I have considered the Applicant’s expressed frustrations and agitation over the allegations made against the accused and her indication that she would contact the media if she were to be unsuccessful in having the accused evicted. These factors suggest an increased likelihood of dissemination of the information if it were released to the Applicant. This is a significant factor given the current legal proceeding before the courts.

(f)  Information that is already known

I have considered the Applicant’s communications with OVIC staff during which the Applicant advised of the information already known to her about the nature of the allegations made against the accused. Regardless of what information the Applicant may already hold, I do not consider this factor to support disclosure.

Deletion of exempt or irrelevant information

  1. Section 25 requires an agency to grant access to an edited copy of a document when it is practicable for the agency or Minister to delete exempt or irrelevant information and the applicant agrees to receiving such a copy.
  2. Determining what is ‘practicable’ requires consideration of the effort involved in making the deletions ‘from a resources point of view’[10] and the effectiveness of the deletions. Where deletions would render the document meaningless they are not ‘practicable’ and release of the document is not required under section 25.[11]
  3. I am satisfied all but nine rows of information contained in Document 2 fall outside the scope of the Applicant’s request. The content is irrelevant as it relates entirely to other persons and to matters unrelated to the incident described by the Applicant in her request.
  4. I consider it would be not be practicable for the Agency to provide access to edited copies of the remainder of the documents requested. I am satisfied deletion of exempt material would render information in the documents meaningless.
  5. Accordingly, I am satisfied there is no scope for the Agency to provide an edited copy of the documents requested in accordance with section 25.


  1. On the information available, I am satisfied the exemptions in sections 31(1)(b) and 33(1) apply to the documents. I have decided to refuse access to both of the documents in full.

Review rights

  1. If either party to this review is not satisfied with my decision, they are entitled to apply to VCAT for it to be reviewed.[12]
  2. The Applicant may apply to VCAT for a review up to 60 days from the date they are given this Notice of Decision.[13]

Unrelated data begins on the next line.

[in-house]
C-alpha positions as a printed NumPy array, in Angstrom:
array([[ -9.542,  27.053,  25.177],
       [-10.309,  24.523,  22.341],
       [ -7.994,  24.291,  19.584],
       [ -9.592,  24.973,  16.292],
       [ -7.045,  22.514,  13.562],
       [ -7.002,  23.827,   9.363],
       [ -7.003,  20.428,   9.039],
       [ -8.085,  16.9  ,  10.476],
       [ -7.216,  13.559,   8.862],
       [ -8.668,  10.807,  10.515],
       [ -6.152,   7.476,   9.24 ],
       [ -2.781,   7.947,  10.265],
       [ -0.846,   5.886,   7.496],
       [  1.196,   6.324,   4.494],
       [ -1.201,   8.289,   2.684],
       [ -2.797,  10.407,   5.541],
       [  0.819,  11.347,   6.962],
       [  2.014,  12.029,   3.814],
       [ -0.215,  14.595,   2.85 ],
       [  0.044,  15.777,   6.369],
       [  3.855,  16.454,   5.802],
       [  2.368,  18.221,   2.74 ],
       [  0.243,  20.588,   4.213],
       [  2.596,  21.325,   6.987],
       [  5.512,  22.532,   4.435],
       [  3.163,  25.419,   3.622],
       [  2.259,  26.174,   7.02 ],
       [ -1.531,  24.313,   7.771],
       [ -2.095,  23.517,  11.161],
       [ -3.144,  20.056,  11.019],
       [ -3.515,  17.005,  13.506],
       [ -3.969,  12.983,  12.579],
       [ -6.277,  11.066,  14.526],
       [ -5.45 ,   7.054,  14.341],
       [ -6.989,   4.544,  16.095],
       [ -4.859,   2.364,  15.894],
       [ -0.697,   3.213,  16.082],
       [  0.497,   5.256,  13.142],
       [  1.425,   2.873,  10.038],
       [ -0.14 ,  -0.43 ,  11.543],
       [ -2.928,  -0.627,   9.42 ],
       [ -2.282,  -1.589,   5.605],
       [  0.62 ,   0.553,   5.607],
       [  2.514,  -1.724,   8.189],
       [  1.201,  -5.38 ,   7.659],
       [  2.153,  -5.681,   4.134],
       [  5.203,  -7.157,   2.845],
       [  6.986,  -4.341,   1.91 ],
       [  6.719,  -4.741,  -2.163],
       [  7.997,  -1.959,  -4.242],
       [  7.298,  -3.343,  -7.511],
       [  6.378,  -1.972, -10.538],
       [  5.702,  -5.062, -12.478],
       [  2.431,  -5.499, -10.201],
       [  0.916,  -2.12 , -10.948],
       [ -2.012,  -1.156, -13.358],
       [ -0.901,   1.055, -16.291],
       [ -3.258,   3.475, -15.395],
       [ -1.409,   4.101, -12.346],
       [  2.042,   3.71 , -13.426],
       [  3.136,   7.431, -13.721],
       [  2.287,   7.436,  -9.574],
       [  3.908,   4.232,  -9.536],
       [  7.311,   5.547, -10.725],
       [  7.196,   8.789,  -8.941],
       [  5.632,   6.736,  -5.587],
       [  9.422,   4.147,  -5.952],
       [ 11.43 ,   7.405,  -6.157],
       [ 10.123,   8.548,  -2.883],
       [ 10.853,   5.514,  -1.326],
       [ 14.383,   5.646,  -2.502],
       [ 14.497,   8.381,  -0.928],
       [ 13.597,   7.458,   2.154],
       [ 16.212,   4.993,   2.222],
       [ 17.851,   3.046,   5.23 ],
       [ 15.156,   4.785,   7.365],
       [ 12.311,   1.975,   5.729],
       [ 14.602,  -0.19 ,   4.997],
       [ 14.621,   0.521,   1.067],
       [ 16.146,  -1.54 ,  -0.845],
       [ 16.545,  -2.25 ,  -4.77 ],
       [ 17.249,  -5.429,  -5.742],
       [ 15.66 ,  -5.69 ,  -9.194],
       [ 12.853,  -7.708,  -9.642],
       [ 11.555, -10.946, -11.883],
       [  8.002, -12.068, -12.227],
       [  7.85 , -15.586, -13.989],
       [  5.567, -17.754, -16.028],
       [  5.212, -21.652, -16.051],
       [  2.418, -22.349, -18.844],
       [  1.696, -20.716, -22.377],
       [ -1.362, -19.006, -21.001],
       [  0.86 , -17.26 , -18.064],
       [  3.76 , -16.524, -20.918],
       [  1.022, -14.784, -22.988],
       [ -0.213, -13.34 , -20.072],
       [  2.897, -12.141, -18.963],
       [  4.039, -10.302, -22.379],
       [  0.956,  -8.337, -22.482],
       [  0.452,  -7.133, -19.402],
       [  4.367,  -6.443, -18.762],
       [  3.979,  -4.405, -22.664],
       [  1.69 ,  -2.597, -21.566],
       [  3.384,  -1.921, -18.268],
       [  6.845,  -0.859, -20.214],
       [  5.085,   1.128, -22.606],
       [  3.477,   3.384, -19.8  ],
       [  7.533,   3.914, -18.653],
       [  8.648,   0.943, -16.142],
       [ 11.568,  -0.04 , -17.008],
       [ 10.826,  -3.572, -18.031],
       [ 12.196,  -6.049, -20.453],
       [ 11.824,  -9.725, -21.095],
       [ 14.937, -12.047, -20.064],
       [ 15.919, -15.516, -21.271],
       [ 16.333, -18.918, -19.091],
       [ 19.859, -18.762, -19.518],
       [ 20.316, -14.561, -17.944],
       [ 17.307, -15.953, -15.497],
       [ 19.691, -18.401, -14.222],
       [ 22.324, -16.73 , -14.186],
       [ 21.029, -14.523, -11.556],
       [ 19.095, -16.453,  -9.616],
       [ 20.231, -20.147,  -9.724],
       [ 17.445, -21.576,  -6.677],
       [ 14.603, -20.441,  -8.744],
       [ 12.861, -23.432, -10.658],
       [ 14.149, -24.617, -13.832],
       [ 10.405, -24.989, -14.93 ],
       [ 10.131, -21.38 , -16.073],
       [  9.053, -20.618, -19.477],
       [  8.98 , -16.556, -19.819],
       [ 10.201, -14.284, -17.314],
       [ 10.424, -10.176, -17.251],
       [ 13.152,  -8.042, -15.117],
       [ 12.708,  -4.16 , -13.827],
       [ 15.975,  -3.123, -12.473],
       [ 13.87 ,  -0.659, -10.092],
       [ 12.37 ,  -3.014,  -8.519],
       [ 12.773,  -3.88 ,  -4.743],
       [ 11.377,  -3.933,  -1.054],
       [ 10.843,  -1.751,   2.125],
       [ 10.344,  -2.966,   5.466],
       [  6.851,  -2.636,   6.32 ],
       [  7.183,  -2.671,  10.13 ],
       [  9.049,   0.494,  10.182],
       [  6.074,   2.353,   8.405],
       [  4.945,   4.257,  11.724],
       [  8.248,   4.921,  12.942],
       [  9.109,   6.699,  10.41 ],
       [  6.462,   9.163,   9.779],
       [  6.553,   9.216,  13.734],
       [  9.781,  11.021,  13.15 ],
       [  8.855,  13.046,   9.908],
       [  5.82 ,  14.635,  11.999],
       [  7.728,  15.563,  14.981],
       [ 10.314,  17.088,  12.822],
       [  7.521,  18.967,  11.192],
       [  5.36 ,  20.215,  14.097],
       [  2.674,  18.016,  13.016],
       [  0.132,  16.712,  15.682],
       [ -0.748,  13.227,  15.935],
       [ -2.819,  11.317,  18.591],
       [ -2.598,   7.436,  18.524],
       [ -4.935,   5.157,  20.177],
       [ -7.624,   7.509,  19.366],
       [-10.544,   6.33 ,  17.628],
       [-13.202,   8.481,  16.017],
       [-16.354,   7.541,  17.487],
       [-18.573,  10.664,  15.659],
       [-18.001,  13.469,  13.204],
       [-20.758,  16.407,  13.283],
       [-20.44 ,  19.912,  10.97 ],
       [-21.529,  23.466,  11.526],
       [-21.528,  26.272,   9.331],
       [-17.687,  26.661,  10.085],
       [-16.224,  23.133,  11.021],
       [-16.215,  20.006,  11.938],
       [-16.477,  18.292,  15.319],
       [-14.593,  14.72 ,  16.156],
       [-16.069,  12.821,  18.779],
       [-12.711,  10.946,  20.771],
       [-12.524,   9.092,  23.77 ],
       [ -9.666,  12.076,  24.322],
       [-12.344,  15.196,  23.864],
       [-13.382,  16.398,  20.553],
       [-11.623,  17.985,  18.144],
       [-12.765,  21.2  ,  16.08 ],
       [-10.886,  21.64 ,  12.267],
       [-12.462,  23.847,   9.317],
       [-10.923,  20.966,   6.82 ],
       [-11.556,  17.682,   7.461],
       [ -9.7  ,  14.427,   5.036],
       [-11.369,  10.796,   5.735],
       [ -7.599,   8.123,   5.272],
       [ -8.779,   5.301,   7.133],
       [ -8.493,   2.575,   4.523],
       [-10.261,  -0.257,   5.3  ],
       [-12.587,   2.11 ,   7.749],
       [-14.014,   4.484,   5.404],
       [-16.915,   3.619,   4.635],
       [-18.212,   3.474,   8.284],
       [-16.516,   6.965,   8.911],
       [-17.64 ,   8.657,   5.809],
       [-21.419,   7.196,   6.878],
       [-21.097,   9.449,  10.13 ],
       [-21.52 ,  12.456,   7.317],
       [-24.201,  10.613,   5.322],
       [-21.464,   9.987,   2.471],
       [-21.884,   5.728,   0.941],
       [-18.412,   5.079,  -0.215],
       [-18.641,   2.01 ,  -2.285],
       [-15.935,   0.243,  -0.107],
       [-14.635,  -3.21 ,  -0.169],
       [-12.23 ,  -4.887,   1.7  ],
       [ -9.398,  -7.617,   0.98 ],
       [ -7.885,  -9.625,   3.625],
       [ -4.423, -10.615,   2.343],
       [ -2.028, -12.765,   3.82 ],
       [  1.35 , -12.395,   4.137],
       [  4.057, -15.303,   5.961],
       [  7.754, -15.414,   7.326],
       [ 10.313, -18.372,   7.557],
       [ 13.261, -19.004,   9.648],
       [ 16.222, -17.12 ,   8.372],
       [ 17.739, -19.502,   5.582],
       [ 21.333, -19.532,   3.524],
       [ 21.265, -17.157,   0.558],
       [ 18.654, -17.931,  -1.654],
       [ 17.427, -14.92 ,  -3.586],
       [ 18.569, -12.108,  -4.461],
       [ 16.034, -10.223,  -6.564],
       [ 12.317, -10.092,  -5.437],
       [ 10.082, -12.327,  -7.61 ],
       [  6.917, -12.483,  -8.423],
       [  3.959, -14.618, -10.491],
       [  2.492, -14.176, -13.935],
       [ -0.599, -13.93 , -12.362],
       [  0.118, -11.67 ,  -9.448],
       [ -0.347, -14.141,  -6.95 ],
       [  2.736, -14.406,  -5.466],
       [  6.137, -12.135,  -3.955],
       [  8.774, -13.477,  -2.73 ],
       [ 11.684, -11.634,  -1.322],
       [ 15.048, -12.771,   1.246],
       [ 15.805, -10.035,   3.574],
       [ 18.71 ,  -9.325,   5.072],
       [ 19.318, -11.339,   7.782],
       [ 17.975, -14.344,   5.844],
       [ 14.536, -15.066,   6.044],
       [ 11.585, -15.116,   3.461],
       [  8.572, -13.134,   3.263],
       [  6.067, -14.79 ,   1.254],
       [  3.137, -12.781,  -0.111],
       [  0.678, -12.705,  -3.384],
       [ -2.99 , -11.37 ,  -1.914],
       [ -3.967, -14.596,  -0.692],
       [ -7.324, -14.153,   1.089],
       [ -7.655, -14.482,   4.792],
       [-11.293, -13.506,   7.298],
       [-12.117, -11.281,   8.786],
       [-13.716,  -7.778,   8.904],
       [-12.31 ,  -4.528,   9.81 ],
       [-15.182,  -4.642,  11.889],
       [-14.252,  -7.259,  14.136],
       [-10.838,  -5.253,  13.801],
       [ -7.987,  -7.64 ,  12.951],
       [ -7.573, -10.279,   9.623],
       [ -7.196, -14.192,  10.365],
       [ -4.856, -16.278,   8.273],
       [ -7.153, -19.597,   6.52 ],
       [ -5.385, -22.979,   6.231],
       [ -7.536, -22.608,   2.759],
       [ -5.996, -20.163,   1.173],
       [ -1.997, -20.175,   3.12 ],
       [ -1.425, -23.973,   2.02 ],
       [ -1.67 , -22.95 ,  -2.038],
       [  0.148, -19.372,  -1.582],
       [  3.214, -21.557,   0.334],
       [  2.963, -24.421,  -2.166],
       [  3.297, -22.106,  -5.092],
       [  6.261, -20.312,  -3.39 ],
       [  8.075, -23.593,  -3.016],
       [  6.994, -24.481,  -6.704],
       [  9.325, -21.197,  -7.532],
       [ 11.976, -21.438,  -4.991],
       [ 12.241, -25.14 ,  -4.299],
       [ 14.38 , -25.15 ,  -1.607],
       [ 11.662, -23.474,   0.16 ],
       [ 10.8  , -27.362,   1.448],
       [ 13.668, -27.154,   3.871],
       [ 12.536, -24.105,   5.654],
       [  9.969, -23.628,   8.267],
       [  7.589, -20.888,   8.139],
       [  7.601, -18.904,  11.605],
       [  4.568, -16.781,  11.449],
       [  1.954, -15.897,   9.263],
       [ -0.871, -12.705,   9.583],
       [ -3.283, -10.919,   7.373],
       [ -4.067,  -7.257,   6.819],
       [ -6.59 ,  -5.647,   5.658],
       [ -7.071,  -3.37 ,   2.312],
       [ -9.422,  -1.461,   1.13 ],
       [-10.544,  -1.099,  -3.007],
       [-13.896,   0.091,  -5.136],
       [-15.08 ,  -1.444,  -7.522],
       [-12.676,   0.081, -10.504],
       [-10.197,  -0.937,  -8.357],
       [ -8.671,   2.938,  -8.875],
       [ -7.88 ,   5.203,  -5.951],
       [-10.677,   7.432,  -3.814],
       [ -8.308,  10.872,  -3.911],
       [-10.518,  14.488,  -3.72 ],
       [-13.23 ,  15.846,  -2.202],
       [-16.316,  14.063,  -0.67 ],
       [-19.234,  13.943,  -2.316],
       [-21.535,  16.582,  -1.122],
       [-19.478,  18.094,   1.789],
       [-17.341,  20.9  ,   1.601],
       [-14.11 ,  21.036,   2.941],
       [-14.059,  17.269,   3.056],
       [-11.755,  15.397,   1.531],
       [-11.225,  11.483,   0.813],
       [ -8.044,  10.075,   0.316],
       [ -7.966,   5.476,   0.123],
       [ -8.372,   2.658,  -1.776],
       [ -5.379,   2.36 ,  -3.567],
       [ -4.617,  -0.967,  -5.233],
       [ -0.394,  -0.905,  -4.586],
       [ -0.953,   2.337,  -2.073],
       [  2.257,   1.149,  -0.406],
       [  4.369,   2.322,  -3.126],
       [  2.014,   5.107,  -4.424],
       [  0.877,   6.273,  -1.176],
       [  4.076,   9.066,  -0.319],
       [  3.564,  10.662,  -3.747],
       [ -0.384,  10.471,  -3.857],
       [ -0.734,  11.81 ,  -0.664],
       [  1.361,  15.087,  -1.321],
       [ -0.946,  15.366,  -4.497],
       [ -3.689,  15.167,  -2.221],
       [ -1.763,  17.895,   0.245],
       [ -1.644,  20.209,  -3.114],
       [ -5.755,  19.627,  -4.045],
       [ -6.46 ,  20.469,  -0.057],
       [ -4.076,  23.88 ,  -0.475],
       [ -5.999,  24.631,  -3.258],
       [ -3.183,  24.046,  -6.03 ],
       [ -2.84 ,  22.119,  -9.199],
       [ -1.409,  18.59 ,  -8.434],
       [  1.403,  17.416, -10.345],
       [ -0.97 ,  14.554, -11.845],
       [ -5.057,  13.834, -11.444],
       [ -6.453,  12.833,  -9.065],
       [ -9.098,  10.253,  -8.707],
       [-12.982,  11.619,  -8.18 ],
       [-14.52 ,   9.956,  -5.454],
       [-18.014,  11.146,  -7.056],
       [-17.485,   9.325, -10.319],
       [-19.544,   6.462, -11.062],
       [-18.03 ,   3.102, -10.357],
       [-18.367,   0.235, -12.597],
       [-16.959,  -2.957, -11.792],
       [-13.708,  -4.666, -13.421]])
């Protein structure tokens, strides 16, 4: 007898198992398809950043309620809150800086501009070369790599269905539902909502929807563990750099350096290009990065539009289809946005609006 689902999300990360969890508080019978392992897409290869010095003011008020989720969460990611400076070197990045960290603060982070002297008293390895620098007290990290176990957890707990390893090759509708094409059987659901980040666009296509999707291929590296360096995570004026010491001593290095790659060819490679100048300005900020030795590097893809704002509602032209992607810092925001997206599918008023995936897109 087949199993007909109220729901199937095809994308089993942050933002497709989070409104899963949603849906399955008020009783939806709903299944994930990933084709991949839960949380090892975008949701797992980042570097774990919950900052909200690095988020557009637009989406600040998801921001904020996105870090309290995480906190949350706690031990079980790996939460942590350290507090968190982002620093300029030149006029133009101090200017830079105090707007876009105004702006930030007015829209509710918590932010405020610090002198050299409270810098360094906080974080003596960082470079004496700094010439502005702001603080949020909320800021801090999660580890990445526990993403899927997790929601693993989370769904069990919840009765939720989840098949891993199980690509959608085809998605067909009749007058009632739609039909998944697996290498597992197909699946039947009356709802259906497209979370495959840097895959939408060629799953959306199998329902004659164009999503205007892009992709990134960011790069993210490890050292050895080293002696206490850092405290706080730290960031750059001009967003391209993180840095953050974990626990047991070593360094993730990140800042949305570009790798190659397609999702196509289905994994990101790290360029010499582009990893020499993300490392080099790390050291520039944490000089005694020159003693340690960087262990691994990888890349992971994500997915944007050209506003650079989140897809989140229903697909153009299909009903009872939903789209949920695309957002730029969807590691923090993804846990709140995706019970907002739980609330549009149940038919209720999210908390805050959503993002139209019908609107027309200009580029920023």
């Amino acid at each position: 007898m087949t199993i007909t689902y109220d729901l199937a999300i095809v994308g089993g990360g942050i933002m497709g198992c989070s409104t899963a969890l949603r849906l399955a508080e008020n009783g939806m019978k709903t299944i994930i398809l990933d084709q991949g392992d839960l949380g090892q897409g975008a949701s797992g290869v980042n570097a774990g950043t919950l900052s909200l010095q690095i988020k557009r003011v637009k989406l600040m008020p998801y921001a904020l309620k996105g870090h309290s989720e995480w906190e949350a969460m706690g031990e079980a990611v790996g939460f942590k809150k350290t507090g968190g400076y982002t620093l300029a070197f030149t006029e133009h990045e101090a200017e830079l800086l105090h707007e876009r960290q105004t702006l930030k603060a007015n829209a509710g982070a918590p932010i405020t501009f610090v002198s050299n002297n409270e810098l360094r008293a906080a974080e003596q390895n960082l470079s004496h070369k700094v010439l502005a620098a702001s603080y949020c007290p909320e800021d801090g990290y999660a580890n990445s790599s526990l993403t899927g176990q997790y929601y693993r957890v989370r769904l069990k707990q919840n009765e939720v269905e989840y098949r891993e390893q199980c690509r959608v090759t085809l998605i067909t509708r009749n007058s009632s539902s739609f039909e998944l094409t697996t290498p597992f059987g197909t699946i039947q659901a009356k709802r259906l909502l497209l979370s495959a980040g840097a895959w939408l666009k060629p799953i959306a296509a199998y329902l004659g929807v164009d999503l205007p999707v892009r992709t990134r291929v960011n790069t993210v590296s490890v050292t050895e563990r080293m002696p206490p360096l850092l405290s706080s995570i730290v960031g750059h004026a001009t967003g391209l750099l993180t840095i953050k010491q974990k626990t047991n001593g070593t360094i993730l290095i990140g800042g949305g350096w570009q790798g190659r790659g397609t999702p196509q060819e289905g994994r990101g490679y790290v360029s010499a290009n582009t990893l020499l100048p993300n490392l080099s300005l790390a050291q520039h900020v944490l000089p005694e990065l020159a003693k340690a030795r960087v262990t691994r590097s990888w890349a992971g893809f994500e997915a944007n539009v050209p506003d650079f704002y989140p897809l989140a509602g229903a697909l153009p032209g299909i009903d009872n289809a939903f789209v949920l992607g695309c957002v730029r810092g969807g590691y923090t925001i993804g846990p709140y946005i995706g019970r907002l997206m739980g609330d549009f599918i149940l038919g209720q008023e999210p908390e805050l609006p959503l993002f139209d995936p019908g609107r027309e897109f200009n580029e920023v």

3. The Agency may apply to VCAT for a review up to 14 days from the date it is given this Notice of Decision.[14]
  4. Information about how to apply to VCAT is available online at Alternatively, VCAT may be contacted by email at or by telephone on 1300 018 228.
  5. The Agency is required to notify the Information Commissioner in writing as soon as practicable if either party applies to VCAT for a review of my decision.[15]

When this decision takes effect

  1. My decision does not take effect until the relevant review period (stated above) expires, or if either party applies to VCAT for a review, until the VCAT proceeding is concluded.

Annexure 1 – Schedule of Documents

Document No. Date of Document Document Description Number of Pages Agency’s Decision OVIC Decision
1. [Date] LEAP Incident Report 8 Refused in full

Sections 31(1)(b), 33(1)

Refused in full

Sections 33(1)(b), 33(1)

2. [Date range] Electronic Patrol Duty
Return Form
14 Refused in full

Sections 31(1)(b), 33

Refused in full and parts of the document are irrelevant to the Applicant’s request

Section 31(1)(b), 33(1), 25


[1] Section 63D provides documents claimed to be exempt under section 31(1) may only be inspected at an agency’s premises and the Information Commissioner is not entitled to take possession of them.

[2] Bergman v Department of Justice Freedom of Information Officer [2012] VCAT 363 at [65], quoting Binnie v Department of Agriculture and Rural Affairs [1989] VR 836.

[3] JCL v Victoria Police (General) [2012] VCAT 1060 at [39].

[4] Ibid, Bergman at [66], referring to Sobh v Police Force of Victoria [1994] VicRp 2; [1994] 1 VR 41 (Nathan J) at [55].

[5] Cichello v Department of Justice (Review and Regulation) [2014] VCAT 340 at [24].

[6] Sections 33(1) and (2).

[7] Section 33(9).

[8] Hanson v Department of Education and Training [2007] VCAT 123 at [9].

[9] O’Sullivan v Department of Health and Community Services (No 2) [1995] 9 VAR 1 at [14]; Beauchamp v Department of Education [2006] VCAT 1653 at [42].

[10] Mickelburough v Victoria Police (General) [2009] VCAT 2786 at [31]; The Herald and Weekly Times Pty Limited v The Office of the Premier (General) [2012] VCAT 967 at [82].

[11] Honeywood v Department of Human Services [2006] VCAT 2048 at [26]; RFJ v Victoria Police FOI Division (Review and Regulation) [2013] VCAT 1267 at [140] and [155].

[12] The Applicant in section 50(1)(b) and the Agency in section 50(3D).

[13] Section 52(5).

[14] Section 52(9).

[15] Sections 50(3F) and (3FA).